In this edition of the Value Seeker Report, we analyze an investment opportunity in Diamondback Energy (Nasdaq: FANG) using fundamental and technical analysis.
- This report is a continuation of the energy theme from our last few posts. Last week we evaluated KMI, a midstream energy company. Now turning our focus to the upstream portion of the energy sector, this week we evaluate the investment merits of Diamondback Energy (FANG).
- FANG is a cost-efficient exploration and production company in the energy sector. The company owns over 347,000 acres in the Midland and Delaware sub-basins, which are highly sought-after regions within the greater Permian Basin.
- In 2019, crude oil comprised 66% of FANG’s production volume on a barrels-of-oil-equivalent basis, while the remaining production consisted of natural gas and natural gas liquids (NGLs).
- Using what we view as conservative forecasts, we arrive at an intrinsic value of $36.32 for FANG’s stock. The stock is trading at $26.19 per share, which implies an upside of 38.7% on top of a 5% dividend yield.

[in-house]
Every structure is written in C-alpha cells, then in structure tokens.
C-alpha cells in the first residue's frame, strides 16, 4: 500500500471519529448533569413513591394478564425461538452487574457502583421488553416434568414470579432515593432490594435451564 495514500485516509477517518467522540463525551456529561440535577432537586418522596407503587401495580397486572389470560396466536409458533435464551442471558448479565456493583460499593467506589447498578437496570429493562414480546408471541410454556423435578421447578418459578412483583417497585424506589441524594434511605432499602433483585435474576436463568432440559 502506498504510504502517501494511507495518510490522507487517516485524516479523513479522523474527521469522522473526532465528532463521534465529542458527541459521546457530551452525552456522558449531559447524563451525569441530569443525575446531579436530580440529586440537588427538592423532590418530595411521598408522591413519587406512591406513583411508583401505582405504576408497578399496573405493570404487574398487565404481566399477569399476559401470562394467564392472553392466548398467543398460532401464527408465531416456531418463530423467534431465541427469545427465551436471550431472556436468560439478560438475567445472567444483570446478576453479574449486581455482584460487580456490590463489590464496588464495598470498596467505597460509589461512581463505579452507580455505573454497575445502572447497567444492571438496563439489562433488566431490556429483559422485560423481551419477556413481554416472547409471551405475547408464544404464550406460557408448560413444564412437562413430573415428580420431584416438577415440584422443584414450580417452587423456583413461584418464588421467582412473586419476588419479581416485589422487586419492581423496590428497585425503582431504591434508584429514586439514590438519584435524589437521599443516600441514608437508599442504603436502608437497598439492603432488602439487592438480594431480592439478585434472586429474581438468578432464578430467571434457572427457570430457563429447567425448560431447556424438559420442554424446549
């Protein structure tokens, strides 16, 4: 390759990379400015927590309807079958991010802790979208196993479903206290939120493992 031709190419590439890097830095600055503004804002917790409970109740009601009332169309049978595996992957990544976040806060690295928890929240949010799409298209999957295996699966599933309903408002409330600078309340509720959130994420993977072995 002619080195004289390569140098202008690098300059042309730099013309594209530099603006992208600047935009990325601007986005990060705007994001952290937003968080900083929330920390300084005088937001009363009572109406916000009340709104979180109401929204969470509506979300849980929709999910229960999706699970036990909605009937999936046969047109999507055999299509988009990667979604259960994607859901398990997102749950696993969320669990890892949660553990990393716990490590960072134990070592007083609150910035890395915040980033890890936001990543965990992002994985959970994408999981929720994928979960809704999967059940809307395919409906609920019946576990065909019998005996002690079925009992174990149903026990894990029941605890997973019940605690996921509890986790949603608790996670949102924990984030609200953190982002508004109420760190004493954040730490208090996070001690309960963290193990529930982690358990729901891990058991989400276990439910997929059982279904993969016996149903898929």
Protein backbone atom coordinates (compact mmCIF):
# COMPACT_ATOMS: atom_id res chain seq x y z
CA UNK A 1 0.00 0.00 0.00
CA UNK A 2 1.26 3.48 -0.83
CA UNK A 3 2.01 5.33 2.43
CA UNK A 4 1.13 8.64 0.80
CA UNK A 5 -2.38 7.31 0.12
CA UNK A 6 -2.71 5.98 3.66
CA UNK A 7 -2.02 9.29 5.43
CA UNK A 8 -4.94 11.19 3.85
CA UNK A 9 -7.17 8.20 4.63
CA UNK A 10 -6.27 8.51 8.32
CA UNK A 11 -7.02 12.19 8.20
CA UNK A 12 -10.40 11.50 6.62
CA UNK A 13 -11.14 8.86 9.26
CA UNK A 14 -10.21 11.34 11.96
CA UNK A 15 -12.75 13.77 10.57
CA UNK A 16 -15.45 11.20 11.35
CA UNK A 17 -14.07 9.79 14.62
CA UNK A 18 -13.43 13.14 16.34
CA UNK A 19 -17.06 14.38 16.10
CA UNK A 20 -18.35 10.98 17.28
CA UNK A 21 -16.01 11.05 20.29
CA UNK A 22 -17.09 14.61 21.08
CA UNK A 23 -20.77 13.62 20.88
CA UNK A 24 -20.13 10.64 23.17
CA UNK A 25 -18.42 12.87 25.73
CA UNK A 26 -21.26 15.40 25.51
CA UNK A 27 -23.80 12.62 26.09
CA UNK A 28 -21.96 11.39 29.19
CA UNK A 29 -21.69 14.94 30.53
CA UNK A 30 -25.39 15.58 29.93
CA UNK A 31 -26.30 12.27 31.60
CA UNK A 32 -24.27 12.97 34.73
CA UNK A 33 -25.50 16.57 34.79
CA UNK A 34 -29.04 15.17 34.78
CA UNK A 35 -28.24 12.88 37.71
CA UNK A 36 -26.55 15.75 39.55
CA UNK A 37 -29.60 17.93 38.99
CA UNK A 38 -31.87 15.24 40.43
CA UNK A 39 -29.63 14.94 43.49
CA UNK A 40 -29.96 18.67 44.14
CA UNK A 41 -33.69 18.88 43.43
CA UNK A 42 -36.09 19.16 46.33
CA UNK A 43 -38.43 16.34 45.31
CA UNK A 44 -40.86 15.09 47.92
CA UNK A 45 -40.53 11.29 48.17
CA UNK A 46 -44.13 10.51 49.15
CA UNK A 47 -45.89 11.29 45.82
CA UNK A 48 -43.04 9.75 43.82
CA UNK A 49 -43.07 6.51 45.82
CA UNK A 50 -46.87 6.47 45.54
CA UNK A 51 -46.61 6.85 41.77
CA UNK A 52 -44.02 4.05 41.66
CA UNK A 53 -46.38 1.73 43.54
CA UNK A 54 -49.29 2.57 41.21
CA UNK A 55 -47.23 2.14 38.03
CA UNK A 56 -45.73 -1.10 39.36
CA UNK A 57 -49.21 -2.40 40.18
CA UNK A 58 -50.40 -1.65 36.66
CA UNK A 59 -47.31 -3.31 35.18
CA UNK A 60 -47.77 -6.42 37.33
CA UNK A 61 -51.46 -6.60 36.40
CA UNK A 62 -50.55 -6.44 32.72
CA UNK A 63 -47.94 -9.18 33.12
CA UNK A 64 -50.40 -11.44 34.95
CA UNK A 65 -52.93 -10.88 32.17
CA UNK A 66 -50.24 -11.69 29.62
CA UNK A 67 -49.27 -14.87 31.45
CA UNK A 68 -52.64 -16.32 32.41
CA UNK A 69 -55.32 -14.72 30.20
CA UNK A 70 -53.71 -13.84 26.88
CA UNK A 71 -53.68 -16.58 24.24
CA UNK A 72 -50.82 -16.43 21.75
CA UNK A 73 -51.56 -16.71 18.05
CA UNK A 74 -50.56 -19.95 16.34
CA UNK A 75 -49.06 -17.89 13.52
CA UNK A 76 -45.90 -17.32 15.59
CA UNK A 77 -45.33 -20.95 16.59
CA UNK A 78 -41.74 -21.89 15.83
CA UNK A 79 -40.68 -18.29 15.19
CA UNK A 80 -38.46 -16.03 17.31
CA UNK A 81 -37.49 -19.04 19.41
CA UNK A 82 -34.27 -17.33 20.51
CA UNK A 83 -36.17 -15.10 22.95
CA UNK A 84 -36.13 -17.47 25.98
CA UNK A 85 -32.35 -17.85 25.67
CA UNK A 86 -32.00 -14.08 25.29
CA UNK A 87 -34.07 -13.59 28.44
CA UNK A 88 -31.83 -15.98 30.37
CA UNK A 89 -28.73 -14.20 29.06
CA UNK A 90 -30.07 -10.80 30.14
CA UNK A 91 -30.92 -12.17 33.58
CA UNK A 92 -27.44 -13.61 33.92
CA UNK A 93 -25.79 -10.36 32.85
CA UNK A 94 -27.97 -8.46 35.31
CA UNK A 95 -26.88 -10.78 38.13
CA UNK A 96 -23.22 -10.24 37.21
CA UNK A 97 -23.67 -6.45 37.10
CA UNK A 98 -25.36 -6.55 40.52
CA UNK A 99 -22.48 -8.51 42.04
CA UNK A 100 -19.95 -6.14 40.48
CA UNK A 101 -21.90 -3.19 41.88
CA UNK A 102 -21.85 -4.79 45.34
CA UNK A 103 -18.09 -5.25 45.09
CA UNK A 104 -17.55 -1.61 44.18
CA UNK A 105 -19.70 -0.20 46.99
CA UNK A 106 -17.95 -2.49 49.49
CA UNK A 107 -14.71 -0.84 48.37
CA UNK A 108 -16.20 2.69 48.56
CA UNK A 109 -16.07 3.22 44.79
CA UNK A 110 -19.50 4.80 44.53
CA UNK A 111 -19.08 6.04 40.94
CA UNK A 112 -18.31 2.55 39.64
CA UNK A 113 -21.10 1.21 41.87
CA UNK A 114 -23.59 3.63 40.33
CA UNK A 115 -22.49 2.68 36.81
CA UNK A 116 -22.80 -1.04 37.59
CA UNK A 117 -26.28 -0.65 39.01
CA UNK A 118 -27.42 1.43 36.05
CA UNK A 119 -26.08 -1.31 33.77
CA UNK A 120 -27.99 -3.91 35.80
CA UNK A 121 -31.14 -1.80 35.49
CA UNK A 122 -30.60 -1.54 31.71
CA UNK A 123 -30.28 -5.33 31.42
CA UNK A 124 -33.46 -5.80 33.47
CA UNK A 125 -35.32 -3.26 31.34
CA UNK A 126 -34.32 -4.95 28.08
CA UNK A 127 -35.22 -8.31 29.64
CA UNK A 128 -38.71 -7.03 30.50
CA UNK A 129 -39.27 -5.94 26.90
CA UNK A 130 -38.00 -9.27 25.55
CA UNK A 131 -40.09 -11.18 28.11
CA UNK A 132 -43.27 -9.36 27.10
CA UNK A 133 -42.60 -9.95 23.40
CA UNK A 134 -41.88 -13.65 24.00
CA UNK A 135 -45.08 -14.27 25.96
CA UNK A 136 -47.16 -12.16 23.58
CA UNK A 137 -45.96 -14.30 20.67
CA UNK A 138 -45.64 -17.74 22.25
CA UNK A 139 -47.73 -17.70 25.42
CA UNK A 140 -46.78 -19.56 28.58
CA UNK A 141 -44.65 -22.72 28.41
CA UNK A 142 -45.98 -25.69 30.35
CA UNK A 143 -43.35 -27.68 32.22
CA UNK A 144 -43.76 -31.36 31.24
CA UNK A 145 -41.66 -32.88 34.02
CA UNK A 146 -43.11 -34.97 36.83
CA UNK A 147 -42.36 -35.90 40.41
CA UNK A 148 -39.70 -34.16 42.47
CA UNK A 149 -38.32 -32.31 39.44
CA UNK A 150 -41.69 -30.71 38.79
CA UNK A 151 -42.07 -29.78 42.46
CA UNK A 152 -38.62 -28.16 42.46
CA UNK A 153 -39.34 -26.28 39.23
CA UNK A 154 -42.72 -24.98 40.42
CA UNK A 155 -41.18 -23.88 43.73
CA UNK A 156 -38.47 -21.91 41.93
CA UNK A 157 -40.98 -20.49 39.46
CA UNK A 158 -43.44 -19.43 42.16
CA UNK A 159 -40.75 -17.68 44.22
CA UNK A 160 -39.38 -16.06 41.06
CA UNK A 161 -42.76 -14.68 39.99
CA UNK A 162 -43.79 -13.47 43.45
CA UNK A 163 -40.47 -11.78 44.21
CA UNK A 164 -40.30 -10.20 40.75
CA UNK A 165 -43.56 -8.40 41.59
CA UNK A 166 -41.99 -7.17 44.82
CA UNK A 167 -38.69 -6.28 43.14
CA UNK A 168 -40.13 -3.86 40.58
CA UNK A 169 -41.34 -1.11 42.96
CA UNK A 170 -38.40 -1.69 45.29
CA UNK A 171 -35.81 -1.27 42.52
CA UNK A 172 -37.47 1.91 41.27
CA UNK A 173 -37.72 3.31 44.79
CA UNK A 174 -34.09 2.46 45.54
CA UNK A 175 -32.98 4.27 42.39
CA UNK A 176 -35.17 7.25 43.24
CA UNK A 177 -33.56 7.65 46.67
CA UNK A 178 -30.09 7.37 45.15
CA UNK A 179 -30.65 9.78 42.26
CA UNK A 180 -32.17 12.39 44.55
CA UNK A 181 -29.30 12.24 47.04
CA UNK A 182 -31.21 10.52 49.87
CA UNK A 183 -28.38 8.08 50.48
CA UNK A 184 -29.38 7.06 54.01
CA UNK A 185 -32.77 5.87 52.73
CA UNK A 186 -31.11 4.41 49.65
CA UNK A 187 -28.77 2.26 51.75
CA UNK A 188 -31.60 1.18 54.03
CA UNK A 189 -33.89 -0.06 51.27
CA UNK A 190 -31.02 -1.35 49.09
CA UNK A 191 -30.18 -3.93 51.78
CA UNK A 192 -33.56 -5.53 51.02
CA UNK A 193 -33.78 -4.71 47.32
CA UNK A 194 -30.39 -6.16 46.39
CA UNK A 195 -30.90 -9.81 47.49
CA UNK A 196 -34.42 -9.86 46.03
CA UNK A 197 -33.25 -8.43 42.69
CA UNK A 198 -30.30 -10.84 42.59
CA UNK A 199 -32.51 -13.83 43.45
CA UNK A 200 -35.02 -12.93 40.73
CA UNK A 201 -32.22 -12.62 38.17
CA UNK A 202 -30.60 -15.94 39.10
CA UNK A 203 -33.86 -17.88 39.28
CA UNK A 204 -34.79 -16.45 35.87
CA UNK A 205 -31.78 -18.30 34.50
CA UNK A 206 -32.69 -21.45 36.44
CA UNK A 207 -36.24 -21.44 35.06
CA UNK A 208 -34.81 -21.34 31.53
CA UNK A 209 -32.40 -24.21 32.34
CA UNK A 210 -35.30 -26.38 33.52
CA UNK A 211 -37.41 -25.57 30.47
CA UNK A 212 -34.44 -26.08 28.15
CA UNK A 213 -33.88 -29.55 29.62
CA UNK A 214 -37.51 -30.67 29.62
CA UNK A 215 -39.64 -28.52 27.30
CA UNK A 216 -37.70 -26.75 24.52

- As a complement to its status as an efficient operator, FANG operates in areas of the Permian Basin characterized by favorable production economics. The company’s industry leading cost of production allows it to stay in control through rough patches in energy prices, such as we are experiencing now.
- FANG has a substantial backlog of wells with drilling operations finished, waiting for completion. Since wells begin producing once they are completed, FANG’s backlog offers the firm flexibility to ramp up production as energy prices recover. This provides a distinction from other operators who have shut in and/or suspended drilling operations on a substantial number of wells. Shut-ins may damage shale formations, leaving operators to choose between accepting lower volumes or re-fracking the well as they once again ramp up production.
- Based on recent M&A activity in the Permian Basin combined with the characteristics of FANG, it’s not unrealistic that FANG could become a target in a large deal. If this materializes, investors could receive a healthy premium for their shares.
- FANG began paying a quarterly dividend in 2018 and has raised it every year since. The most recent dividend declared is for $0.3750 per share, resulting in total dividends of $1.50 per share in 2020. At the current price, the stock’s dividend yield is 5.1%.